This makes the senseless killing of rhinos even more depressing.

      • Lu
        June 24, 2011 at 9:31 am #

        Senseless & depressing indeed – and now that I re-read my comment, I fear I may appear to be somewhat flippant about the whole topic, which of course I am not. With regards to the rhinos here in SA, what appalls me the most are the “hunters” who are operating within the criminal syndicates. They are not the poor locals but greedy businessmen who should know better. I’d like to poach them instead – only I am a terrible shot..

      • June 24, 2011 at 10:28 am #

        I don’t have a problem with your comment. I think humour is a way of dealing with a difficult and upsetting situation. Having followed your blogs for a while I know that you are concerned about nature and the environment.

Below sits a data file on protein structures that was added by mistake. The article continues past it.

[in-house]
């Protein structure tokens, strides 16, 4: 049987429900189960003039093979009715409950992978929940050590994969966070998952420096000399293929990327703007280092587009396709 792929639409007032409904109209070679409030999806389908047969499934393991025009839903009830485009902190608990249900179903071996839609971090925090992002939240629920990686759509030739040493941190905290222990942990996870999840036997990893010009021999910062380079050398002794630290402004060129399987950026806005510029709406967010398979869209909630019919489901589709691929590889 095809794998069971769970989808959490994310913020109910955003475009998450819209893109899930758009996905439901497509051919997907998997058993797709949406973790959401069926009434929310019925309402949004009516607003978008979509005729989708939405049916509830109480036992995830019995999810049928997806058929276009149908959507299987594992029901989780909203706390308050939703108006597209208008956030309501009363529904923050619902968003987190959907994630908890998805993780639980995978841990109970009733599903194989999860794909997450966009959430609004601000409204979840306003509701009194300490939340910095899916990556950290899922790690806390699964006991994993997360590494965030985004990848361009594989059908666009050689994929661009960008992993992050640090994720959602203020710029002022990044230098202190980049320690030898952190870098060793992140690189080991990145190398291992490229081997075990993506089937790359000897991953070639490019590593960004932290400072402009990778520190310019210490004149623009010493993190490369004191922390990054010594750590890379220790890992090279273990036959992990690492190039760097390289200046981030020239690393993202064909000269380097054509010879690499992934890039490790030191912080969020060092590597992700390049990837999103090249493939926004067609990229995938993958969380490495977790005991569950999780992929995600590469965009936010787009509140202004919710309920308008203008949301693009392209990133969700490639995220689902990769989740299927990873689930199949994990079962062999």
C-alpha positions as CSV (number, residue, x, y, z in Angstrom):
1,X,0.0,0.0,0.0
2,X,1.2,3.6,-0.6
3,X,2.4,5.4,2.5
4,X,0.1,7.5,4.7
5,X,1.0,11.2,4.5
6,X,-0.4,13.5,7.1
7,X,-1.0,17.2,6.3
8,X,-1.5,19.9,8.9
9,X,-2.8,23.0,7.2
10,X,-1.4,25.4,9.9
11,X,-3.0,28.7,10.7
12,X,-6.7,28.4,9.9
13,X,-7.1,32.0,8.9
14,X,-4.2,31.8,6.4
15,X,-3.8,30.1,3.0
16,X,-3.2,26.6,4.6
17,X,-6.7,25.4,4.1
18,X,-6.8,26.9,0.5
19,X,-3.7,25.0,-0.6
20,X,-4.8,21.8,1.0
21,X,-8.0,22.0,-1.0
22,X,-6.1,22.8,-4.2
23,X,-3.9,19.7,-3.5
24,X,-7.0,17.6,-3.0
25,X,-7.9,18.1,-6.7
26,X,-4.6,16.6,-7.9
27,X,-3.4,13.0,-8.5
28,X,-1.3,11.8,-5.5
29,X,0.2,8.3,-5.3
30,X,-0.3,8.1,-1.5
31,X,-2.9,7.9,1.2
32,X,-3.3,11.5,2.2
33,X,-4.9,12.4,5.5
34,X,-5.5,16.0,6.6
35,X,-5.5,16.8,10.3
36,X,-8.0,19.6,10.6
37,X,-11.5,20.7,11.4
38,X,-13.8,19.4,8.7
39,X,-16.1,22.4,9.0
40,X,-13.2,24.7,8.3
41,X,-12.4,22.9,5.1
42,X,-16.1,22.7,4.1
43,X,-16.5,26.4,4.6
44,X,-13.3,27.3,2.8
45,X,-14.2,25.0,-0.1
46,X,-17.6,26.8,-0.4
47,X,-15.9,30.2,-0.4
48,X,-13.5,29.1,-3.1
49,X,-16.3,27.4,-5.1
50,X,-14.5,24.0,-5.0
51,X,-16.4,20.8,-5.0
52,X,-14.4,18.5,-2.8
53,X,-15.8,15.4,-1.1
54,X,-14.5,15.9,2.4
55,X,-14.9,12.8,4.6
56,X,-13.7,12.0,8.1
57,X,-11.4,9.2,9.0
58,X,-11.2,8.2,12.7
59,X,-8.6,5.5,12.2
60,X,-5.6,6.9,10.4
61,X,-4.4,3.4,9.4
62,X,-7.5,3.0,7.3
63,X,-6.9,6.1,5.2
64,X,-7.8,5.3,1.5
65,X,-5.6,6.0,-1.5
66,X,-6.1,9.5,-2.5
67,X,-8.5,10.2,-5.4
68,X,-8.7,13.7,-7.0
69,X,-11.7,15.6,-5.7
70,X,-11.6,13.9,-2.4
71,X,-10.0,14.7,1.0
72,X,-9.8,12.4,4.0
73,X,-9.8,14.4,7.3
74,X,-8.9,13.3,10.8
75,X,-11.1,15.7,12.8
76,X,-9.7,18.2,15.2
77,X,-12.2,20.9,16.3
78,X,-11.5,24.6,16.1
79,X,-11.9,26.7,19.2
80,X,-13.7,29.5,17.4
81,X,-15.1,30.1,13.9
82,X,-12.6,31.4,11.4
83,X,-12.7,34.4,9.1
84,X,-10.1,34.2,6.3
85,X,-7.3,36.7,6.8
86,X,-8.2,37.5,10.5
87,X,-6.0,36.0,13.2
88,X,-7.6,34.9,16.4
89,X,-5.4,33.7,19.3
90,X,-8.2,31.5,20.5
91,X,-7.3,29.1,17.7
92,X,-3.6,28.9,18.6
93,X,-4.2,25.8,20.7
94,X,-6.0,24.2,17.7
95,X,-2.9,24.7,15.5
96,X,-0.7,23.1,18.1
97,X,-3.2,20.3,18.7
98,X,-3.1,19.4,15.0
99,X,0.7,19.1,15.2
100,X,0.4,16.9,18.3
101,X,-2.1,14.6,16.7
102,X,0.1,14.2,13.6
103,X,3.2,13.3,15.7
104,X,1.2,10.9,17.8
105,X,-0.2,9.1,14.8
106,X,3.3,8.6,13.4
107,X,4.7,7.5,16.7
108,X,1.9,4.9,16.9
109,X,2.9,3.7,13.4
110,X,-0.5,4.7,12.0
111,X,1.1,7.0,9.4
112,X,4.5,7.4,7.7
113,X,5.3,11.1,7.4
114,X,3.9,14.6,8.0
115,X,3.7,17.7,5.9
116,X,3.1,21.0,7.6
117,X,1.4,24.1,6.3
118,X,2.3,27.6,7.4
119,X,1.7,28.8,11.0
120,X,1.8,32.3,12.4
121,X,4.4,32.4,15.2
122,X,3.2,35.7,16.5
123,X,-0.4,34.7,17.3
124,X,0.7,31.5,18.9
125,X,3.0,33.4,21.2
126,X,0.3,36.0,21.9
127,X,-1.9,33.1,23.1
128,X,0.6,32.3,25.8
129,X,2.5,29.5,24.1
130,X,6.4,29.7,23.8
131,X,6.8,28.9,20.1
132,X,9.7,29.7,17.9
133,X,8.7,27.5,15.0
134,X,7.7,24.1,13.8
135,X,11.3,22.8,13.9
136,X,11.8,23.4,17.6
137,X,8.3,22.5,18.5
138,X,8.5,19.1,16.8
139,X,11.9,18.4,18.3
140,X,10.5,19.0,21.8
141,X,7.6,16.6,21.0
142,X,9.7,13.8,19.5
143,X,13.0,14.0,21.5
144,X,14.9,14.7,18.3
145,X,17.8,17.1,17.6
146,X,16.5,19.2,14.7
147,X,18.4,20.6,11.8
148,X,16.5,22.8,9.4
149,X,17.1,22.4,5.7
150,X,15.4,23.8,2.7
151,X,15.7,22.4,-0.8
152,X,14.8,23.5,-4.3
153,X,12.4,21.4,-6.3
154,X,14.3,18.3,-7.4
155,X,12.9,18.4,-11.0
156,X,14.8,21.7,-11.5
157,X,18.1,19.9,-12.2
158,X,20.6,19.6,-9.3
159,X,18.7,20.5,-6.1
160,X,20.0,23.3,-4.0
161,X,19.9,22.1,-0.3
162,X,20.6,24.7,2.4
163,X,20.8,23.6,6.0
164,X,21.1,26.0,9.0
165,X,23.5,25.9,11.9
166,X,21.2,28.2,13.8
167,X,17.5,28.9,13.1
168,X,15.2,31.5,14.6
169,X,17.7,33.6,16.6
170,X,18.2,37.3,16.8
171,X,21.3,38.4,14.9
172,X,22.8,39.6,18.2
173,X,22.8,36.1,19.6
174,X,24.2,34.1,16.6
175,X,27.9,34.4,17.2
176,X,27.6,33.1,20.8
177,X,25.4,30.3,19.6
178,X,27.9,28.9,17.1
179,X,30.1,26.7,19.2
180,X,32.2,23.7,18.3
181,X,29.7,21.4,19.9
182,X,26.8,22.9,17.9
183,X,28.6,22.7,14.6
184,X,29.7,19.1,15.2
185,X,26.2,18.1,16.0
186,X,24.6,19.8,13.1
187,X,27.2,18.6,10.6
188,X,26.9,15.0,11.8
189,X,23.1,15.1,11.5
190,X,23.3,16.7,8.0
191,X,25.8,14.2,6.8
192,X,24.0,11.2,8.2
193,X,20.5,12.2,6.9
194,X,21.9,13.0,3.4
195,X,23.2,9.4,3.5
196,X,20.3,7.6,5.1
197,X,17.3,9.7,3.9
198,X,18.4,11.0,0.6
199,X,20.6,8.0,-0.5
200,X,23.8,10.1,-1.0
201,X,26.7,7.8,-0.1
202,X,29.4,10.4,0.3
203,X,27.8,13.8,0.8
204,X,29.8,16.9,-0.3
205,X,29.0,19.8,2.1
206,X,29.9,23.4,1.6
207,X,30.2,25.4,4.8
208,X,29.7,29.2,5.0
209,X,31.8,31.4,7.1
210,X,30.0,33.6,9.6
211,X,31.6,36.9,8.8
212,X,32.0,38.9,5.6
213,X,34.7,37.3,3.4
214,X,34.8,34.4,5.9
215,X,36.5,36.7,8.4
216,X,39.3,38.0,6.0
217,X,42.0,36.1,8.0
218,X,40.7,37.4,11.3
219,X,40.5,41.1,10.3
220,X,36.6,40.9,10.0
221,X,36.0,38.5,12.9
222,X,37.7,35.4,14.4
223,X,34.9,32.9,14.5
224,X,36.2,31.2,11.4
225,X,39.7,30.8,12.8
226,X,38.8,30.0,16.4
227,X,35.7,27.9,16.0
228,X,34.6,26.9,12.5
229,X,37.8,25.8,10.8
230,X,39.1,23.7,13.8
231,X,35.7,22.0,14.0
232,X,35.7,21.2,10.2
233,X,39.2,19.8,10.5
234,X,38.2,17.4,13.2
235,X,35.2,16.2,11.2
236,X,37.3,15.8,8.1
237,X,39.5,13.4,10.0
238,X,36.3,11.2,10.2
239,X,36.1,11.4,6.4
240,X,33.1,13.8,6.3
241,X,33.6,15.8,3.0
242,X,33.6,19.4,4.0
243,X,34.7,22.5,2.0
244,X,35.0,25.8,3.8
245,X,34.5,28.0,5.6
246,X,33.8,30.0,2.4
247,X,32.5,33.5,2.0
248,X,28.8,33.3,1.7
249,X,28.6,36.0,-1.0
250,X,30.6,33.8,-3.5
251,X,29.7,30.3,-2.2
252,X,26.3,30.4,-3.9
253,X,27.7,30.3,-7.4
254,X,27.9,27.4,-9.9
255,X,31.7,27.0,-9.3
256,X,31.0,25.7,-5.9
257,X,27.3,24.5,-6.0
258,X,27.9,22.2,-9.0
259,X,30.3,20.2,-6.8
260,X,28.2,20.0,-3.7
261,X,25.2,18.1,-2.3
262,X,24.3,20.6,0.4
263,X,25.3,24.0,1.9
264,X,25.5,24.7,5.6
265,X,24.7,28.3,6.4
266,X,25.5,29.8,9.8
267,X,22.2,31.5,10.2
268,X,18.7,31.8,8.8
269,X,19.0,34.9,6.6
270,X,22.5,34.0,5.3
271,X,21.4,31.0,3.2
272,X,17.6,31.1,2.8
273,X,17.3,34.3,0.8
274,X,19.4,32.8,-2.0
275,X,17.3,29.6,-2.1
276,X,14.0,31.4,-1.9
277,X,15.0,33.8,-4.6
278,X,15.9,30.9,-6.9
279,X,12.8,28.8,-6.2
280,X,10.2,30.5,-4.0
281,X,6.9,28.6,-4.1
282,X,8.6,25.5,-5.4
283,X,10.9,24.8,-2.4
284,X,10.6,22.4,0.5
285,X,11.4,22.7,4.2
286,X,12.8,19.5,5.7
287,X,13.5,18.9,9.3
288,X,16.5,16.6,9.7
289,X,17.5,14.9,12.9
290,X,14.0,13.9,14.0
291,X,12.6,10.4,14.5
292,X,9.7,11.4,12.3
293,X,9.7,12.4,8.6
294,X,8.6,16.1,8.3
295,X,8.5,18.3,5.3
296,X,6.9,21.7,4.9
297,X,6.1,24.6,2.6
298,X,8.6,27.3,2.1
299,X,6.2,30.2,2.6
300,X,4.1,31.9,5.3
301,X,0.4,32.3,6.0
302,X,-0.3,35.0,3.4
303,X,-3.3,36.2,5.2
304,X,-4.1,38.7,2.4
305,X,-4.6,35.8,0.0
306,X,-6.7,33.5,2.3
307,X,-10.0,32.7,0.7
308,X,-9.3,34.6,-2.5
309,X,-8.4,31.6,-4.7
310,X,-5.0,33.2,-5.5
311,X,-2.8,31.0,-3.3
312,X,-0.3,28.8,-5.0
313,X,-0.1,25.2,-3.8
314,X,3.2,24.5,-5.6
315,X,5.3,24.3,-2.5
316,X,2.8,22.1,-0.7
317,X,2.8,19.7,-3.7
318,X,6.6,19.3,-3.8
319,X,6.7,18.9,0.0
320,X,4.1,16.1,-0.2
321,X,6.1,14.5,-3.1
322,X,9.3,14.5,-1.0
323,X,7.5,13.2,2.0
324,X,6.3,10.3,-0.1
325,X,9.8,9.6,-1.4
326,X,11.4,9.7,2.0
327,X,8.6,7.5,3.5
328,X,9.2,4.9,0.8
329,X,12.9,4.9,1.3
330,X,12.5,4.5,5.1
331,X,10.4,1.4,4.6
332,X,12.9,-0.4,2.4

Yes, I agree with you that if it were really poor locals receiving the money, I could still understand it to a certain degree. About poaching: what really got to me was those veterinary surgeons who were involved in the rhino poaching in South Africa.

  9. June 24, 2011 at 9:58 am #

    Thinking about this, my guess is that since sharks must have been akin to rats or pigeons in the past. Given the industrious nature of the Chinese you wonder if they thought this would be a good way to get rid of a scourge of an animal and use all the parts. It’s a great example at how attitudes and customs needs to be reviewed for the times.

    • June 24, 2011 at 10:22 am #

      I don’t know how much of a problem sharks would have been, given that they are sea animals. Maybe stealing fish from fishermen? I don’t know. For me the senseless part of shark fishing, is that only the fins are cut off, and the rest of the shark (often alive still) is thrown overboard again. Shark meat isn’t great to eat because it has high ammonia levels (sharks blood has urea in it which breaks down to ammonia after death). In order for it to be palatable it has the shark has to be bled immediately after catching it – which obviously in a commercial fishing situation would be very time-consuming and difficult.